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Influencing the decision to purchase

Stéphanie D'Heer

Stéphanie D'Heer

May 23, 2016

Having decided on a preference for one brand, product or service over another, the customer will then look to purchase – the third stage of the customer journey.  However, even at this stage ‘moments of truth’ still exist and much can go wrong if the interaction is not managed correctly.

Brands should ensure the path to purchase is as easy as possible, providing a suitable amount of information on products or services, and an easy to navigate system are crucial as busy customers can easily look for alternatives if a service isn’t meeting their expectations. Using browsing data can help brands to understand how consumers use the site to make improvements and even, which products or services users are most interested in. Sending incentives to encourage customers to purchase, such as discount vouchers or offers on the products they like is a tool that can be easily integrated into sites and are excellent tactics for converting sales or driving footfall into store to complete a purchase.

Reasons for abandonment

Despite seemingly having made the decision to purchase an item, research suggests roughly 70% of online shoppers abandon items in their baskets – and for many reasons. One report has indicated that a lack of transparency on total cost is the number one reason for abandonment, with consumers discovering shipping rates to be higher than expected. Having the option of free shipping for first time buyers might be a consideration for brands, or alternatively, offering product and store locator features on the site will allow the consumer to instead go into store to pick up the item for free.  In fact, increasingly most consumers now expect this to be an available option when it comes to selecting the method of obtaining their purchase. Such is the case; John Lewis announced early in 2015 that volumes of ‘click and collect’ sales had over taken home delivery for the first time.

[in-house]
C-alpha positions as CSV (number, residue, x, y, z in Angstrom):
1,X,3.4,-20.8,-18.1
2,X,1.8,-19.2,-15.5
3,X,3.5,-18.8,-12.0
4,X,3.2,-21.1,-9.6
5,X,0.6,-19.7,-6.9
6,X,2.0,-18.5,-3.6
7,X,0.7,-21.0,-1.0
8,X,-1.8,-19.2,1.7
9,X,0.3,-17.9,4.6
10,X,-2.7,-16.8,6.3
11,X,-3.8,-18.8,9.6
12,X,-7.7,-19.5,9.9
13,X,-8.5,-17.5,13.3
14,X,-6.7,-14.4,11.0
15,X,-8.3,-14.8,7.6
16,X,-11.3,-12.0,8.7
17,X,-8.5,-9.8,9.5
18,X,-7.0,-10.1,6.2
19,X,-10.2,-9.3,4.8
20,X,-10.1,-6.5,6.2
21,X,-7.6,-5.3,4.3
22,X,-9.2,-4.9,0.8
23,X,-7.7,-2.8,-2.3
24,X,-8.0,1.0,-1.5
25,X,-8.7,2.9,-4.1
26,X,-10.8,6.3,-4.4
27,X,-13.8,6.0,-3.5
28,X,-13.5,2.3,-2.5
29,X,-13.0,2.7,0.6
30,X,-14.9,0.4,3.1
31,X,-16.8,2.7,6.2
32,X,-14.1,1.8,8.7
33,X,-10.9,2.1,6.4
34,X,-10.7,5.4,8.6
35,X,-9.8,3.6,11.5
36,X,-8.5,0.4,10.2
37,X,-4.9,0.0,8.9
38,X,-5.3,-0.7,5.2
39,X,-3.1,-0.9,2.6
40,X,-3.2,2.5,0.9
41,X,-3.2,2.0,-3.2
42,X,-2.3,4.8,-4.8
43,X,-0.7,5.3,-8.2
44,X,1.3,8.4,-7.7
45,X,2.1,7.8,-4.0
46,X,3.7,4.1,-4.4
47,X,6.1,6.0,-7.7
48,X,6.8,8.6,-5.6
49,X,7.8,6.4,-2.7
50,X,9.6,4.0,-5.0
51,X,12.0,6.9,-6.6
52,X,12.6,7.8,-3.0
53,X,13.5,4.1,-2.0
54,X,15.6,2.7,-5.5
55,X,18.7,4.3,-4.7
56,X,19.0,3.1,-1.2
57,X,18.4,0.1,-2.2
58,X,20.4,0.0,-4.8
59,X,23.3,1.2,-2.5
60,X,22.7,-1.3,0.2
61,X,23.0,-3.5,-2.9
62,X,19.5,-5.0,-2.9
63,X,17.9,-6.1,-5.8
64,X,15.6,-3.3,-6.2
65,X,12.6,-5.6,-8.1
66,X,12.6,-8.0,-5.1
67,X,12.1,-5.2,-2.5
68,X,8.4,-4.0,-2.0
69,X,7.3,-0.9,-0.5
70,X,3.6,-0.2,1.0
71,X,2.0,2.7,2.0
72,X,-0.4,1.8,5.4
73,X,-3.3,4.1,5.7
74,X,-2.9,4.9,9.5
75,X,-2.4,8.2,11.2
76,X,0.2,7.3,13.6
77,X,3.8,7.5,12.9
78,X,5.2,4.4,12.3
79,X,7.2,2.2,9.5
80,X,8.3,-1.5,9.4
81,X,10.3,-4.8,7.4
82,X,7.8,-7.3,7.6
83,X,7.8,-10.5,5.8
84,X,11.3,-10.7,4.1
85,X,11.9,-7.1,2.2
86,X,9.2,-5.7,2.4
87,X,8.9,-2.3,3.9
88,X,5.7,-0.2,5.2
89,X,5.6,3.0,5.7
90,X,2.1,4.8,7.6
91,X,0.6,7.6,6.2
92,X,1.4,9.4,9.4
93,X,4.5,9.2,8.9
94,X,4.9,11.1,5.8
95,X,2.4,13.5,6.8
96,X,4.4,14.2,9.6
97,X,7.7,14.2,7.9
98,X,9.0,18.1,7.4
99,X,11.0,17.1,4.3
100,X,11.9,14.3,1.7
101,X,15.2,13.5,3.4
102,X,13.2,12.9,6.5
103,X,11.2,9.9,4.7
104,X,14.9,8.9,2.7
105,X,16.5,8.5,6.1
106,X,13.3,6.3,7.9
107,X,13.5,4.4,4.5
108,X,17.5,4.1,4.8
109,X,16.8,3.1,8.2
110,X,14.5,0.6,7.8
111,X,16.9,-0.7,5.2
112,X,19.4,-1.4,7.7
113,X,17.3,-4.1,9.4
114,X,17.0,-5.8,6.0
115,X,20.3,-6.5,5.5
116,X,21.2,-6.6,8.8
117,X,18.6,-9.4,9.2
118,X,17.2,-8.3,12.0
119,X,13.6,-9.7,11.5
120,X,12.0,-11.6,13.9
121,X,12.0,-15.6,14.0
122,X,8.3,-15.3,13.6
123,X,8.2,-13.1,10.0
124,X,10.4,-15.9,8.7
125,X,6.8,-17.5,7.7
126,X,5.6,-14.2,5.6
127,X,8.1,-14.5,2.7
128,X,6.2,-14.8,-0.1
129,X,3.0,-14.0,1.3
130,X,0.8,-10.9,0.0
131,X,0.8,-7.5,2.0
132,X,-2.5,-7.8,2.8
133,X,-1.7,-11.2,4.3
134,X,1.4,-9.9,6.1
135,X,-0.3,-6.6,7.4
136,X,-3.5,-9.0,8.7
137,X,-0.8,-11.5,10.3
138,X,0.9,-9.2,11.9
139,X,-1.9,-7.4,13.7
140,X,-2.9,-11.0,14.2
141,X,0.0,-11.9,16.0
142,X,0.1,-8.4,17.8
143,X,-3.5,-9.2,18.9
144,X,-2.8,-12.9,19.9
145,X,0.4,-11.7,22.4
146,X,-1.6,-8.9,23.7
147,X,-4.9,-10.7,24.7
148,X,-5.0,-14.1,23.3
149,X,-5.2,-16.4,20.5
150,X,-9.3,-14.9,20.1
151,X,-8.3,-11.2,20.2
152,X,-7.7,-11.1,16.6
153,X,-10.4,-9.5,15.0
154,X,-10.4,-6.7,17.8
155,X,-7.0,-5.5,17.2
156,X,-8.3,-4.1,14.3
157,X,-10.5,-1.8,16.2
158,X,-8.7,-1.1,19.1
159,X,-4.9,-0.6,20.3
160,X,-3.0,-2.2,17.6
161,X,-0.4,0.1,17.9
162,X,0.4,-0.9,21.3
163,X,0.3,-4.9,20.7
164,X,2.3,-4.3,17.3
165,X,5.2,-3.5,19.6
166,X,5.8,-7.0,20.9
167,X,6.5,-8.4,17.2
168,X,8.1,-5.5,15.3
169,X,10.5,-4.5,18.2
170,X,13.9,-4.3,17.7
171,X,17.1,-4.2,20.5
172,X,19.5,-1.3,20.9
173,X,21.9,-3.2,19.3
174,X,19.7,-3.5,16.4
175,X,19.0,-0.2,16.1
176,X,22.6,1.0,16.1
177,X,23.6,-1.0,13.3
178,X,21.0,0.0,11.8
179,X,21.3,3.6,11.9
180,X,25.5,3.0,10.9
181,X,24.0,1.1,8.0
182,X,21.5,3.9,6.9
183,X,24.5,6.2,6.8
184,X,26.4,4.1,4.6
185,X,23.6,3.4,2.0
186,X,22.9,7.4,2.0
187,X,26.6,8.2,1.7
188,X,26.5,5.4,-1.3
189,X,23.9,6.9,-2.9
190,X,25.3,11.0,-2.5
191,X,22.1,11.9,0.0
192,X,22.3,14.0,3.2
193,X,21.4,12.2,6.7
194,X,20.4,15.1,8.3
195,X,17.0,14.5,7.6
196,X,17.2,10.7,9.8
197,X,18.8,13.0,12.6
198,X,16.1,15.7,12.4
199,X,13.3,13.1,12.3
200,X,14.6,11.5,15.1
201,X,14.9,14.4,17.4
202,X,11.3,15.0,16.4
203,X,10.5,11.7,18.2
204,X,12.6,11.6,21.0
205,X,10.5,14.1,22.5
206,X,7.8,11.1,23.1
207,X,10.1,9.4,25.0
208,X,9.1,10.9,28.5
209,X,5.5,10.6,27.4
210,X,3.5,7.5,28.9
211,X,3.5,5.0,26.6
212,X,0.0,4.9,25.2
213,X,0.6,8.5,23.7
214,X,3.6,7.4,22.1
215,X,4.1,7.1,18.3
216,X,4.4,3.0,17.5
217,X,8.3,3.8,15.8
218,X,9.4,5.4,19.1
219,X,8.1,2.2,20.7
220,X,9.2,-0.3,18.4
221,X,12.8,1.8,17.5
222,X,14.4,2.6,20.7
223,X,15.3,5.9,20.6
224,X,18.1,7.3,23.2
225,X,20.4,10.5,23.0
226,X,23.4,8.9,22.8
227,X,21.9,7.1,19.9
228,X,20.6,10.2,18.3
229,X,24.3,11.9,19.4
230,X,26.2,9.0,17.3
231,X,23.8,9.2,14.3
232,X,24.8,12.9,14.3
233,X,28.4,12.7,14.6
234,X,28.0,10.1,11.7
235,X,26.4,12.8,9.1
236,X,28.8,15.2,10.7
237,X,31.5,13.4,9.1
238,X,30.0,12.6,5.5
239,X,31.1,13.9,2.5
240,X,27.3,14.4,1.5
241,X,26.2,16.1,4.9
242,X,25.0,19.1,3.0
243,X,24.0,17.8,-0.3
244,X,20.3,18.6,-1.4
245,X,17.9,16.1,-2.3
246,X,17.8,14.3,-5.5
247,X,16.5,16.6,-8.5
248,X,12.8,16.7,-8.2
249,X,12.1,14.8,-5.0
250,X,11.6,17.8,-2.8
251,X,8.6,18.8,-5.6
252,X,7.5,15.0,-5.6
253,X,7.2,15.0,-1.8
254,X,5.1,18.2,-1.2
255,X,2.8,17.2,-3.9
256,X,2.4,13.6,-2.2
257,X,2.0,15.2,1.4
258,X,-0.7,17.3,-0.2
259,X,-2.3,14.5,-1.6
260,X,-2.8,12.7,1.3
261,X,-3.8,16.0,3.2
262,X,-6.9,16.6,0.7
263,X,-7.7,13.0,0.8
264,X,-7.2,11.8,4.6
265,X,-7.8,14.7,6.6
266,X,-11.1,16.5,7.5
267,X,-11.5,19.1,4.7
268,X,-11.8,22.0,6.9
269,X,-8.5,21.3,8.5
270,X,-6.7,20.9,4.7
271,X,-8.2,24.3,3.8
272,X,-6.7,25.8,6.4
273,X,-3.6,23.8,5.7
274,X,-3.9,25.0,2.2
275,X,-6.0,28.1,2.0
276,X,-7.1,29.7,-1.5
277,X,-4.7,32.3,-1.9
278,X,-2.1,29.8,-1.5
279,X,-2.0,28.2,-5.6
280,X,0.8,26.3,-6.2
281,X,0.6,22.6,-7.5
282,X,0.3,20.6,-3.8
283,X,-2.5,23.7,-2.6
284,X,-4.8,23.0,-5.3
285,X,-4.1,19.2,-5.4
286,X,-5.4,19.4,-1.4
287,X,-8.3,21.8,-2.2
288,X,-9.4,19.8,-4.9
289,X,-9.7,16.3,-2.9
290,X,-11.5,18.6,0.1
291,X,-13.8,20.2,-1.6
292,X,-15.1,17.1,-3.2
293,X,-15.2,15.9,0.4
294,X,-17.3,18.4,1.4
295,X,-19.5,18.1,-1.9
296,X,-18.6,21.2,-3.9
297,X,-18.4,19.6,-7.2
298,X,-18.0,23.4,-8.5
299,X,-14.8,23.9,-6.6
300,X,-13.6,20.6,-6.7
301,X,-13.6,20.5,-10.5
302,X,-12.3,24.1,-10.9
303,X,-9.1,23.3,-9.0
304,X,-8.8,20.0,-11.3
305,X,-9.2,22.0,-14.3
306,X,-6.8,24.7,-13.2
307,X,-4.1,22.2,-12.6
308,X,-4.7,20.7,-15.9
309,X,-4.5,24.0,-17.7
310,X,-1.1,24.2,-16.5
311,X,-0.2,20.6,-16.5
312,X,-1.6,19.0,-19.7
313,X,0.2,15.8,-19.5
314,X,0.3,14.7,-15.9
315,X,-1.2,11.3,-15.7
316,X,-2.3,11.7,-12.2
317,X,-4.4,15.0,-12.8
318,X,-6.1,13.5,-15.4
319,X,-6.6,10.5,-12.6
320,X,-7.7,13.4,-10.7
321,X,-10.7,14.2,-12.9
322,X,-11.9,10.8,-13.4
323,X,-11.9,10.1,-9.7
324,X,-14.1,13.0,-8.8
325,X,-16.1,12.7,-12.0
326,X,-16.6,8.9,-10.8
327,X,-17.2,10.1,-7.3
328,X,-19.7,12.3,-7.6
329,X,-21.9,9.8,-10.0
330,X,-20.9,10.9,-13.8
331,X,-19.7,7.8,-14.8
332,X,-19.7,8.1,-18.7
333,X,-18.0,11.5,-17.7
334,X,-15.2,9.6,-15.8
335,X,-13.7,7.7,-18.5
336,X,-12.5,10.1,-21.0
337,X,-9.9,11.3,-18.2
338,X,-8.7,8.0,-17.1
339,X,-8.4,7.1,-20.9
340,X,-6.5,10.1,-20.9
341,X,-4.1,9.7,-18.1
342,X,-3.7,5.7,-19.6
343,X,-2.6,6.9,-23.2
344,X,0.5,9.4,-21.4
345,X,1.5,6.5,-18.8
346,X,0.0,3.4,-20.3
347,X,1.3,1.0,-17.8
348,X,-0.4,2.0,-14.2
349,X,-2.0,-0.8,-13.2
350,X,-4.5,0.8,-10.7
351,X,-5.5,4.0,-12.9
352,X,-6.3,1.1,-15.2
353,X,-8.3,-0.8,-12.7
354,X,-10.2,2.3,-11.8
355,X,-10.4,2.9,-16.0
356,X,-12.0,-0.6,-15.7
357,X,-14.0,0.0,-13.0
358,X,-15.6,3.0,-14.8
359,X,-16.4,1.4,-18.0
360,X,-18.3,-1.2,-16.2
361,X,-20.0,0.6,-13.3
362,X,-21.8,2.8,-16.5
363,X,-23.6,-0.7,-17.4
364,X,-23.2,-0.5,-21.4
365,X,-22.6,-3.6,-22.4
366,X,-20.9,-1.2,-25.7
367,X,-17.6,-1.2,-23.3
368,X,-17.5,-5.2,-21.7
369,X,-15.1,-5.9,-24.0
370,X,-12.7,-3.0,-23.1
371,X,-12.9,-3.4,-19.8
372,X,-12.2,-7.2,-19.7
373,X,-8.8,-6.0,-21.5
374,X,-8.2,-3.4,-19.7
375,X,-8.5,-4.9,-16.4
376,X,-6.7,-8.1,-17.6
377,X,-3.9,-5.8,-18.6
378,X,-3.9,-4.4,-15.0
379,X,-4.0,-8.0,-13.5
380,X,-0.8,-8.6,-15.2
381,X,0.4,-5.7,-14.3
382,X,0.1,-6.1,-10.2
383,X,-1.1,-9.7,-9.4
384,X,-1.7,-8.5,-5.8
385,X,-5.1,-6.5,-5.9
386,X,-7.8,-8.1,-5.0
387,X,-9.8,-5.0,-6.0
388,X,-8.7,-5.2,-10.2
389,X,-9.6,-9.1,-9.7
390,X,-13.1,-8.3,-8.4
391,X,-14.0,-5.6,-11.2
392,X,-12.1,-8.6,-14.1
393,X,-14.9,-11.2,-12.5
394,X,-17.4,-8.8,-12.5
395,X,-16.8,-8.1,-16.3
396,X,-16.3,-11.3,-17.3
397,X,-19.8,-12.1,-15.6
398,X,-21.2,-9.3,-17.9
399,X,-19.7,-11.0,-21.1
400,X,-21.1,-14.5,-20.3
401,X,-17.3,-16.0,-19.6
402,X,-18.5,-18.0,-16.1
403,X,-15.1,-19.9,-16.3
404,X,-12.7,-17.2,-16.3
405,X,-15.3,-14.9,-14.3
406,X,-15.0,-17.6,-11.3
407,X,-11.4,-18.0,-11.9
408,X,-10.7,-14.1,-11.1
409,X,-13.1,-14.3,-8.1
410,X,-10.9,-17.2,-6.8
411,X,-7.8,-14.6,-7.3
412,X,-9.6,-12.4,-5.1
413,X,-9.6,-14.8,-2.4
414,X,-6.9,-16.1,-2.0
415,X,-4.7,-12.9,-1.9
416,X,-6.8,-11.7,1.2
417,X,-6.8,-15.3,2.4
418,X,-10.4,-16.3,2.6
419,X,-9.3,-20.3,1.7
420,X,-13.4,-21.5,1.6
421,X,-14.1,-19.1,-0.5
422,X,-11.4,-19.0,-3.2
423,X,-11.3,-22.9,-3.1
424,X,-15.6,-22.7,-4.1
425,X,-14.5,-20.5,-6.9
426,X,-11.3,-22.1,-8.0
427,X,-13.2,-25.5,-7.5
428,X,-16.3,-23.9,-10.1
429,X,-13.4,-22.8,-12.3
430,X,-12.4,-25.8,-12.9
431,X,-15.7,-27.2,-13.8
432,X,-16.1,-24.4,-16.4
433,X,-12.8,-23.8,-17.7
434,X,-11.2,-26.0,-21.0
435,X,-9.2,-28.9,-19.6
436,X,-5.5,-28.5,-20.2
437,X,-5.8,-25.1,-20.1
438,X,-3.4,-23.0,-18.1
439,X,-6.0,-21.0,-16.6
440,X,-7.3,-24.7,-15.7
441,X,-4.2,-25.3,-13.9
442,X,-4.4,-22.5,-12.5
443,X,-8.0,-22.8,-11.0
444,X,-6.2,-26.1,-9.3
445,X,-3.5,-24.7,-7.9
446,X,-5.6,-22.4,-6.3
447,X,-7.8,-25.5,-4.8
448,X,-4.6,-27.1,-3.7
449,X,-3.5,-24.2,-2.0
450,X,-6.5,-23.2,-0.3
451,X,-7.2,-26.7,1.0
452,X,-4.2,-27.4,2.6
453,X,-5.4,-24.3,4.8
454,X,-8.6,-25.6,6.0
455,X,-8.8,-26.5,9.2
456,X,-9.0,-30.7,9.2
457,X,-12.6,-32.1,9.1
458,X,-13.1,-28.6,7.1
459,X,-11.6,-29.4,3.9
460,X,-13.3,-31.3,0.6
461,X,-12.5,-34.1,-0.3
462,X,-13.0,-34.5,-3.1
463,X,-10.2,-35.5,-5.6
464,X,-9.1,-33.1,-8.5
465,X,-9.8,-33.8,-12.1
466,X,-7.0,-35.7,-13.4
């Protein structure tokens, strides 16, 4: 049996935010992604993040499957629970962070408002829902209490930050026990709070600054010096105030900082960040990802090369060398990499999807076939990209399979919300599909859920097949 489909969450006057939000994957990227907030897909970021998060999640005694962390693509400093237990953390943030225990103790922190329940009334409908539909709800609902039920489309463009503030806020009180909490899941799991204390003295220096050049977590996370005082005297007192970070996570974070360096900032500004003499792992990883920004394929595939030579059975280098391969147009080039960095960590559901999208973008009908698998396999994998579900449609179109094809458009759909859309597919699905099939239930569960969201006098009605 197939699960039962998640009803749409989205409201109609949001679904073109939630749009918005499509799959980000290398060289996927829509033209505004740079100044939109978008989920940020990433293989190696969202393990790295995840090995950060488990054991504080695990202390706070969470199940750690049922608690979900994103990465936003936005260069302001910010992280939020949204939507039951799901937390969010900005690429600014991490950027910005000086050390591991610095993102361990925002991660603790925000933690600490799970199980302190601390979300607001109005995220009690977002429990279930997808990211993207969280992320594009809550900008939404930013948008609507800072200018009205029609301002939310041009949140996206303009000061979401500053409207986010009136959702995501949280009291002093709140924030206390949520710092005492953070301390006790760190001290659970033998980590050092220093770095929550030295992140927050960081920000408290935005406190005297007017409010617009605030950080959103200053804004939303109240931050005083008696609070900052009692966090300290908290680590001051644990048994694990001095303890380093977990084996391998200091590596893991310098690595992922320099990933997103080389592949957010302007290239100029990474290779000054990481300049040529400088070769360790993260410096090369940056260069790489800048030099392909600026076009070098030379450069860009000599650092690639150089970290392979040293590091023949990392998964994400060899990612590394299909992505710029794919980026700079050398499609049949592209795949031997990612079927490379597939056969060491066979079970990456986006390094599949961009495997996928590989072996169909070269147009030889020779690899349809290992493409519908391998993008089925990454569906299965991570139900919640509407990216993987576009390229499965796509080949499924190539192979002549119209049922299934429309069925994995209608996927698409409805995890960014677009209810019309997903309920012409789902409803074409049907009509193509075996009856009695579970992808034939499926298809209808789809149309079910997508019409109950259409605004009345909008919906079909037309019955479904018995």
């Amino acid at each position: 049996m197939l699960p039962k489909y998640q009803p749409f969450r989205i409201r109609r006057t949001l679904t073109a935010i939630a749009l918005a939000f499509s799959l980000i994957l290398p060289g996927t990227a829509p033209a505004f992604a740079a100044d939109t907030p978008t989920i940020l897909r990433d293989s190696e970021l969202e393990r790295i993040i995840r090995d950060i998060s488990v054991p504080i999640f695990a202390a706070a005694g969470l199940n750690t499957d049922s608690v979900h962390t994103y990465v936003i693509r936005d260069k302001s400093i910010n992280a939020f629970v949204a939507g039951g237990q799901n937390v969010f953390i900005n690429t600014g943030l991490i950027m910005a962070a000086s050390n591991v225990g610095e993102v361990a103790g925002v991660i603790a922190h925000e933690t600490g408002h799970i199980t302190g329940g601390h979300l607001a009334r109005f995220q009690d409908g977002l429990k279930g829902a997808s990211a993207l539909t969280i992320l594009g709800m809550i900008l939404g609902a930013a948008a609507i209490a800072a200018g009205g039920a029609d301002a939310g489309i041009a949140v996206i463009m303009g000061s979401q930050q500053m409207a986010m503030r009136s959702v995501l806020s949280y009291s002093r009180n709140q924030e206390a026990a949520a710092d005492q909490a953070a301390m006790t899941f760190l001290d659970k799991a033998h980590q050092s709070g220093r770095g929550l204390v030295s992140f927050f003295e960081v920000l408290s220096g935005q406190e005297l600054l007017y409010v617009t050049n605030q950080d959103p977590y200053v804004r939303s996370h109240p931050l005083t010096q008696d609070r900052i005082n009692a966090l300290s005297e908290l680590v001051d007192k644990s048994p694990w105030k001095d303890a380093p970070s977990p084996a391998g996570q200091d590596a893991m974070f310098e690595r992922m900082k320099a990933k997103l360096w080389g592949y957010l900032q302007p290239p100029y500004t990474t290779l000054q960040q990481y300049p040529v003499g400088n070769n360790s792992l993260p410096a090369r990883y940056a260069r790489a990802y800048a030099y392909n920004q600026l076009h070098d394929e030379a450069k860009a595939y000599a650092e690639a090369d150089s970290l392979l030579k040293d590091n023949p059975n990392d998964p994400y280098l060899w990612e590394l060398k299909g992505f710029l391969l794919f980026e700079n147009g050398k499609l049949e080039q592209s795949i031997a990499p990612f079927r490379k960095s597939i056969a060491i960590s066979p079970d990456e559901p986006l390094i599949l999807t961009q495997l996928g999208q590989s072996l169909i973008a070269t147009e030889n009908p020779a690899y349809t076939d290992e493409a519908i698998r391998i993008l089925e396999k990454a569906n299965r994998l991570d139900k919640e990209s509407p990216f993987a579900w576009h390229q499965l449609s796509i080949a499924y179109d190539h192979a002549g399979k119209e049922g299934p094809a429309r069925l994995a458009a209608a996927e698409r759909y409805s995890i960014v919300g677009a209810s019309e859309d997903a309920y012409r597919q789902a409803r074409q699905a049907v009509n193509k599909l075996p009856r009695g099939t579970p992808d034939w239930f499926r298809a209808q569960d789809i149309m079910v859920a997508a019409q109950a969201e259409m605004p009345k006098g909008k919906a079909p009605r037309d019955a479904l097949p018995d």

Payment methods not communicated upfront was also sighted in the same research as being a hindrance, with consumers often not wanting to or having time to create an account in order to make a purchase.  Being able to offer a guest checkout option or the ability to register via an existing online account (such as Facebook or PayPal) in this instance is advantageous.  Ultimately, providing ‘options’ when it comes to the purchase stage, which suit the customer, is the best way to ensure the conversion from preference to purchase.

Tools to drive sales

Online appointment booking is a useful tool for encouraging customers ‘over the line’. Easy and hassle free, in-store consultations with a knowledgeable staff member will not only help to build a personal connection, but will drive footfall to a physical store and encourage purchase.  Real time online booking that is available 24/7 can provide a convenient option for customers keen to buy your products/services without being merely limited to open hours.

In our final post we will examine how implementing the tactics we’ve discussed throughout can help to drive loyalty from customers.